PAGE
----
3 Student Loan Components and What They Mean for You

August 17, 2018

Taking on student loans is a major responsibility. Because so many factors affect what you owe, it can be difficult to know whether you’re making a good decision. The key to being a wise borrower is to learn about the various parts of a student loan, some of which are outlined below, and to watch for some red flags indicating a bad deal.

Interest Rates

A loan’s interest rate is the amount charged on the total amount you owe. For example, if have a $5,000 loan and a 5 percent interest rate is charged, you’d owe $5,250. Exactly when interest is charged varies from issuer to issuer.

Note that while many student loans don’t require that you start making payments while you are still in school, they may still build interest. This means that by the time you graduate and have to start making payments, the loan amount may be far larger than the initial sum you took out. Be sure to check whether the loan offers fixed rate or variable rate financing. A fixed rate amount stays the same, but a variable rate can go up or down.

Loan Terms

The loan’s terms tell you how long the lender expects you to take to repay the amount. Loans with short terms tend to have higher monthly payments compared to longer term loans of the same amount. Also, with longer term loans, you may be offered more affordable monthly payments but end up paying much more in interest over the loan’s lifetime. When you’re comparing loan options, pay close attention to how adjusting the term period affects the interest rate.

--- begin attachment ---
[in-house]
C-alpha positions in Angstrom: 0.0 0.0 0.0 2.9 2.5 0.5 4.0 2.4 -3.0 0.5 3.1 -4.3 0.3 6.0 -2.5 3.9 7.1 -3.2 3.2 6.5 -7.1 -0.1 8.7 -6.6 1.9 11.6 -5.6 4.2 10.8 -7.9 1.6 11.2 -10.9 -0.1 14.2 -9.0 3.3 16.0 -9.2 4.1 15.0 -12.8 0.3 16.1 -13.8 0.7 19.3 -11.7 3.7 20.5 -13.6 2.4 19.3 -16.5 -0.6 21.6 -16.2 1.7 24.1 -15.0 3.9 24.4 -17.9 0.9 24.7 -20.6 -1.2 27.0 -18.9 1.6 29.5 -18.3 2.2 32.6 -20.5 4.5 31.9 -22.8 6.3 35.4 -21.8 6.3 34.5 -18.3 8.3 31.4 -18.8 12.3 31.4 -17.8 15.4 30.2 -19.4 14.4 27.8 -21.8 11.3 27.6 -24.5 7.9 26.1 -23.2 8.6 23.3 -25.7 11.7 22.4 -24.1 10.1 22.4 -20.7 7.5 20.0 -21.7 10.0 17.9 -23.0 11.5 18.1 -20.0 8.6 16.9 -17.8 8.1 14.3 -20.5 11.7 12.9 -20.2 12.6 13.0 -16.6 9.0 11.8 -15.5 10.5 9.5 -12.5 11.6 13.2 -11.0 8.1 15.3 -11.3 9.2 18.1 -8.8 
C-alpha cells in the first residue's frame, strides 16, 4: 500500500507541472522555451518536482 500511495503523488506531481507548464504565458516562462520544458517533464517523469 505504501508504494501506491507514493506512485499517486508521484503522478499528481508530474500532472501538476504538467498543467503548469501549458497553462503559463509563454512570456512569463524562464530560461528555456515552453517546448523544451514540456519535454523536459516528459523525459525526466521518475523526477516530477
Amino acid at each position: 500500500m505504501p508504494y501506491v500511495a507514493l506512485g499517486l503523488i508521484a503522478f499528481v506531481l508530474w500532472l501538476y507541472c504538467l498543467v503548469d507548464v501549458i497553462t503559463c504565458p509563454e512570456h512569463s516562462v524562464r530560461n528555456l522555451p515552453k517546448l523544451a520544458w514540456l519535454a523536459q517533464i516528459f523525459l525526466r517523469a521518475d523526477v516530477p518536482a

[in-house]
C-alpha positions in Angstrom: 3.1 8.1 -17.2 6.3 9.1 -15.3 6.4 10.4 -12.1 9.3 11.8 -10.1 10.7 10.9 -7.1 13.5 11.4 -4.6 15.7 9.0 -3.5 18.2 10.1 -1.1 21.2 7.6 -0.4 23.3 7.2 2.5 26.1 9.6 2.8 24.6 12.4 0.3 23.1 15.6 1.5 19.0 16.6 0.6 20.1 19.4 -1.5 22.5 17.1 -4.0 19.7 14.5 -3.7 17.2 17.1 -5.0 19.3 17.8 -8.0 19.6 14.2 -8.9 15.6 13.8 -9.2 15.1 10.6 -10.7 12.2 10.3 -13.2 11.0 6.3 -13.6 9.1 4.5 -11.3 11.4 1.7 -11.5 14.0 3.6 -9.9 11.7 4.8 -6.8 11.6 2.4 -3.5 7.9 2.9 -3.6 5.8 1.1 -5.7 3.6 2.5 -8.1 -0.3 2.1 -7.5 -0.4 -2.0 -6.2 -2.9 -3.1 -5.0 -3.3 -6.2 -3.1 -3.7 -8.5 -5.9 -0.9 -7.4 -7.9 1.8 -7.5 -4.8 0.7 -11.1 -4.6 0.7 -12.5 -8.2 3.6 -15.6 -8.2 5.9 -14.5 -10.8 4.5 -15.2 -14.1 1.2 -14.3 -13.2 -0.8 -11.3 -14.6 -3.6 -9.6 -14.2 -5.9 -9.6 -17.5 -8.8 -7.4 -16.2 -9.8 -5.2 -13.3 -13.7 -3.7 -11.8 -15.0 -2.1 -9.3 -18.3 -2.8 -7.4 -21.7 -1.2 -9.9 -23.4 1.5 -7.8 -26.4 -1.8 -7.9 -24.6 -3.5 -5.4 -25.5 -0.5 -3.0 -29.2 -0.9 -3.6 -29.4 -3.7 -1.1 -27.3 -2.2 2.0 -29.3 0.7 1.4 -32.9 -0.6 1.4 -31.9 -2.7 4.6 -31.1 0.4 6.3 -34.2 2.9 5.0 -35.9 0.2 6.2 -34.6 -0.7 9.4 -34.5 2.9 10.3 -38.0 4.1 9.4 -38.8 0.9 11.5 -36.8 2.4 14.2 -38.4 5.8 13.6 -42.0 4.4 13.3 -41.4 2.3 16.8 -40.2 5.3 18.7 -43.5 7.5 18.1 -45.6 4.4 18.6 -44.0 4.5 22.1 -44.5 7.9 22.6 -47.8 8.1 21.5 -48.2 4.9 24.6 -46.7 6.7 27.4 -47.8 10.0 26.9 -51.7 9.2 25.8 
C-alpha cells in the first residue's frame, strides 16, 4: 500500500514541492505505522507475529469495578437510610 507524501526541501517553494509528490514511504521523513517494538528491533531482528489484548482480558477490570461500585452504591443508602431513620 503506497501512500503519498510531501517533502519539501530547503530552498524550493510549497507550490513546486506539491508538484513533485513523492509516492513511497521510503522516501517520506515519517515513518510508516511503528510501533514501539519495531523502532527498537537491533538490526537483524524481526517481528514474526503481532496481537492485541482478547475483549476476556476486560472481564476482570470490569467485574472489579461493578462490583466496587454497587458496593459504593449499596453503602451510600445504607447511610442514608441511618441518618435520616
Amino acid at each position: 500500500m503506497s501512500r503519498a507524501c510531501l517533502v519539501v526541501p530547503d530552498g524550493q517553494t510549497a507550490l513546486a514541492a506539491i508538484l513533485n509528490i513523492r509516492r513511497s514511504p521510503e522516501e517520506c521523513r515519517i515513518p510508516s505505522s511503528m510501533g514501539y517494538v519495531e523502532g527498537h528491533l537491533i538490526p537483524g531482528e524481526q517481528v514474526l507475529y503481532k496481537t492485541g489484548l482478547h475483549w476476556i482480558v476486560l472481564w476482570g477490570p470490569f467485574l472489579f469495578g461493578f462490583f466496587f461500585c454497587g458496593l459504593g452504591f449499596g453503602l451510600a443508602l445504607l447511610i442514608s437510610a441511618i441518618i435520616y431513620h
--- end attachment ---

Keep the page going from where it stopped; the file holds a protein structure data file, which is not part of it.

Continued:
Refinancing Options and Conditions

Some loans have refinancing options, meaning you can change the interest rate. However, you should understand how taking advantages of this service may affect your ability to repay loans. For example, some federal loans can be refinanced, but doing so may disqualify those loans from repayment or forgiveness programs. Though you want to take out loans that have a variety of repayment and refinancing offers, you need to check the fine print to ensure that any changes you make to your loans would actually help you.

Red Flags to Watch For

The above items are just a few components that make up a loan. To make a good decision, you’ll need to check this information as well:

  • Disbursement date: When you receive the funds and when they start building interest.
  • Interest accrual: Whether the issuer charges daily or monthly interest on your loan.
  • First payment date: When your first payment is due.
  • Payment schedule: The total number of payments you’ll make on the loan.

One of the best things you can do to avoid a bad deal is to compare private student loan offerings. This will let you see what the best private student loans have in common and what’s normal in terms of interest rates, loan terms, and repayment options.

If you keep researching and learning what each component of a loan means, you can make a good decision as a borrower. Compare all the options available to you, and carefully read through each loan’s terms and conditions before you sign a contract.